I have had many of my most vulnerable parenting moments in Courtney’s presence. I have been unnecessarily mean to my children and unnecessarily defensive of them. I have screamed, sobbed, self-medicated. I once left my children watching television in my house, knocked on her door, and asked her husband John, without a trace of humor, whether he would testify in my defense if I murdered them. It is very moving to me, then, that Courtney has chosen to share her vulnerability as a parent with the world, with anyone who reads or listens. This is not a performance, and it is not perfection. It is an ode to the uncertainties of being alive and responsible for others’ lives, and I think you will love it as much as I, not too long ago, really and truly loved Alex Brown.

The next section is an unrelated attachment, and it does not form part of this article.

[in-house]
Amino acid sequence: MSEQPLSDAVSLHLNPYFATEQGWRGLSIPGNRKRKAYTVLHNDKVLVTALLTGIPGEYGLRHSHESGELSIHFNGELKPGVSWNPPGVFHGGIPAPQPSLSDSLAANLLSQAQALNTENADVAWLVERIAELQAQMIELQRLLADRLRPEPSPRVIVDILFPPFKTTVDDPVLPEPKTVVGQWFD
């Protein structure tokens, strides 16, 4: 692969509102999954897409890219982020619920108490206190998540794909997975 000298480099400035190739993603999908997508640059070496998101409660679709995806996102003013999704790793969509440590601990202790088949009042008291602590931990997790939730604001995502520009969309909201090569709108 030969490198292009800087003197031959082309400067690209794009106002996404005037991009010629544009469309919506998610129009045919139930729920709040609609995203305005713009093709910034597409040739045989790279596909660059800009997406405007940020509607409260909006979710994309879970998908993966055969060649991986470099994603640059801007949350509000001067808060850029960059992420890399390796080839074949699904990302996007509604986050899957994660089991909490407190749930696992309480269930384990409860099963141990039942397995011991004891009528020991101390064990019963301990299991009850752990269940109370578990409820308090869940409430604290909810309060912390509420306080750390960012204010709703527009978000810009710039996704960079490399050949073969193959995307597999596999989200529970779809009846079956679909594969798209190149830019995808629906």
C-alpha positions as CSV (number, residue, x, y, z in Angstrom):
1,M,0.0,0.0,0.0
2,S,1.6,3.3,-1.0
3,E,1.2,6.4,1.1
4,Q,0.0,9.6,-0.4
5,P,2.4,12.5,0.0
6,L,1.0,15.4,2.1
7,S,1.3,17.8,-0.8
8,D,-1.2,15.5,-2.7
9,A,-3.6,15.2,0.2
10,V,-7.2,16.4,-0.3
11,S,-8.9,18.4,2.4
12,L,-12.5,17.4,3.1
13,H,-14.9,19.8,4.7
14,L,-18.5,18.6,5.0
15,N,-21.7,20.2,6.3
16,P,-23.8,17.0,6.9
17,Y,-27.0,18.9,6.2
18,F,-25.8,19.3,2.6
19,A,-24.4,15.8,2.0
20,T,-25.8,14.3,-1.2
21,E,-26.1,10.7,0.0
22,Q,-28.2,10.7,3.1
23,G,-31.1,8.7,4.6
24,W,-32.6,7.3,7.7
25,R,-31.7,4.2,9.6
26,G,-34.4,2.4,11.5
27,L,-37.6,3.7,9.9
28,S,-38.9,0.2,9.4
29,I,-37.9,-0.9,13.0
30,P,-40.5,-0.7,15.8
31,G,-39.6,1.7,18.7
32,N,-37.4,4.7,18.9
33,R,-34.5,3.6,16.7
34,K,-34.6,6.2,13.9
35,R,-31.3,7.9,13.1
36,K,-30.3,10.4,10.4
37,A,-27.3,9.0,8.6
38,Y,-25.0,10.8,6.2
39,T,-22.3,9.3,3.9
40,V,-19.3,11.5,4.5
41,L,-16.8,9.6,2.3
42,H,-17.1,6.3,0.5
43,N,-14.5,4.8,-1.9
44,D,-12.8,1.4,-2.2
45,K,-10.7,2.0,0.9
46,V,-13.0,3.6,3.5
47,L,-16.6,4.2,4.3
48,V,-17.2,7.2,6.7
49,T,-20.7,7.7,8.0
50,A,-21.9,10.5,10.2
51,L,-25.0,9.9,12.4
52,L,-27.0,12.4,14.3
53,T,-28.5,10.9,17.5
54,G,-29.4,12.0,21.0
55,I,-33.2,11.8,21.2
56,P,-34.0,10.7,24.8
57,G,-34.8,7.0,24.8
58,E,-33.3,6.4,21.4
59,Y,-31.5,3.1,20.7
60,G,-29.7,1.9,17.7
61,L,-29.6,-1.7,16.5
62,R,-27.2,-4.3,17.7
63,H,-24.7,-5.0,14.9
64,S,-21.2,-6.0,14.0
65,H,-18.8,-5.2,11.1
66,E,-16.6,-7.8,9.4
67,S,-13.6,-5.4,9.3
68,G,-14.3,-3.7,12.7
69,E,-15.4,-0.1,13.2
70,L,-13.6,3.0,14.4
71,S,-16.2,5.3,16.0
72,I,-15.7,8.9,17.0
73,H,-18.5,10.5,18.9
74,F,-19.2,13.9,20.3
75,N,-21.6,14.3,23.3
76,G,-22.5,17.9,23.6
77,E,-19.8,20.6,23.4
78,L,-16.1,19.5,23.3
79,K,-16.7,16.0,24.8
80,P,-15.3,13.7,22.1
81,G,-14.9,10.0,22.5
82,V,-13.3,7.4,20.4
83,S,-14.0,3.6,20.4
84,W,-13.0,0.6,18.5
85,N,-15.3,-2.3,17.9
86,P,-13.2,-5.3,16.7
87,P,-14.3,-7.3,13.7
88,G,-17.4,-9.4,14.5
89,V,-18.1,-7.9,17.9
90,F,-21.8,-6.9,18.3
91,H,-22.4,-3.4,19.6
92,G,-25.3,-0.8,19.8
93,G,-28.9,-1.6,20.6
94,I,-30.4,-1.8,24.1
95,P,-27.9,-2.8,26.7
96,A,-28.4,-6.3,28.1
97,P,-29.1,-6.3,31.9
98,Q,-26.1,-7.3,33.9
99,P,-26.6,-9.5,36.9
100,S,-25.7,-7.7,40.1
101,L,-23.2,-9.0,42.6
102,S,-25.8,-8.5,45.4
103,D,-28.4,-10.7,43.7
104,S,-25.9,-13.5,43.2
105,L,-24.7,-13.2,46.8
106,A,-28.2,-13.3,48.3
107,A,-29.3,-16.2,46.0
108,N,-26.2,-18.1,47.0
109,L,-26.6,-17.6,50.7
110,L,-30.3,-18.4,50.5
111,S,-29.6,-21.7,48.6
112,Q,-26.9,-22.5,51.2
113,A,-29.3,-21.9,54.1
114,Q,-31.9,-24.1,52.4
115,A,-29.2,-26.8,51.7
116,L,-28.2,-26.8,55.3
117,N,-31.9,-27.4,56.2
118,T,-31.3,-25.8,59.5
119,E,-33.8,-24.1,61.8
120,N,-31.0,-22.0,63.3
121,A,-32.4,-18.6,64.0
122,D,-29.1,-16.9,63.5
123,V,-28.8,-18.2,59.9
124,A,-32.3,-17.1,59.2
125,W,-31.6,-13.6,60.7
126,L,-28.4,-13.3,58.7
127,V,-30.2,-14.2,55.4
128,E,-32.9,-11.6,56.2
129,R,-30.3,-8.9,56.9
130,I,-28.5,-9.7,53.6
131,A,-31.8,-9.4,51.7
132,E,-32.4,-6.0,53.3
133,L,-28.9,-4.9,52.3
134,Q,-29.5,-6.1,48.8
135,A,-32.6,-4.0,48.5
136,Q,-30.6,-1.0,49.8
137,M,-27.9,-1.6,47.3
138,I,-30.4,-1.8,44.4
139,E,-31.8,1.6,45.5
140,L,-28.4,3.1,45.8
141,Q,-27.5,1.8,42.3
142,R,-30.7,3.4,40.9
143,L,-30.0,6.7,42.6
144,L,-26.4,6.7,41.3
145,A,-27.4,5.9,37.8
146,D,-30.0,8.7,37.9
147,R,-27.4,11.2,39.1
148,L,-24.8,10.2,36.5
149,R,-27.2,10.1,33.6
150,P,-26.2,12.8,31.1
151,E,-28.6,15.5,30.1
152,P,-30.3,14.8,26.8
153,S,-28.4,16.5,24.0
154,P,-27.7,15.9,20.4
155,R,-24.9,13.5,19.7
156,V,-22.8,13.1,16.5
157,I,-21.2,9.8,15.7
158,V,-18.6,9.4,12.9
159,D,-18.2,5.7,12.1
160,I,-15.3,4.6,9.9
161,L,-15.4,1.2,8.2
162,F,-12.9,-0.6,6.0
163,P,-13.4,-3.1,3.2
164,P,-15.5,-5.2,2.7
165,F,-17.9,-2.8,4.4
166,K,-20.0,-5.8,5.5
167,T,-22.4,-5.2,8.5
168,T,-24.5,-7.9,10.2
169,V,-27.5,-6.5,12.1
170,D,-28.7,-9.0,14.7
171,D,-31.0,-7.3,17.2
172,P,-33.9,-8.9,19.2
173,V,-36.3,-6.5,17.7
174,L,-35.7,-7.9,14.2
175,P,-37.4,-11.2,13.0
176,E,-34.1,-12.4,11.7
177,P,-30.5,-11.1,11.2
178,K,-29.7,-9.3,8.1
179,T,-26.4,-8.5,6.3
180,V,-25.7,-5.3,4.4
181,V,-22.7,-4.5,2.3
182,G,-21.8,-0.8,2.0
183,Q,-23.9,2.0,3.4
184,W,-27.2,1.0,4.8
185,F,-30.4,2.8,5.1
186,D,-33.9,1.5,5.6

Order Courtney’s book, Learning in Public, today, and attend one of her many book talks with interesting people over the coming weeks.
Coda: I visited Alex Brown at his bar in Cambridge on Sunday. We are now, I am happy to say, friends.
-Spending time with my nieces means I’m more up-to-date with the culture than I was a month ago. I finally got around to listening to Olivia Rodrigo’s new album, and it is “all that and a bag of chips,” as I would have said at my niece’s age, and this song, which is very 90s and very adolescent, is fabulous and fitting for today’s theme: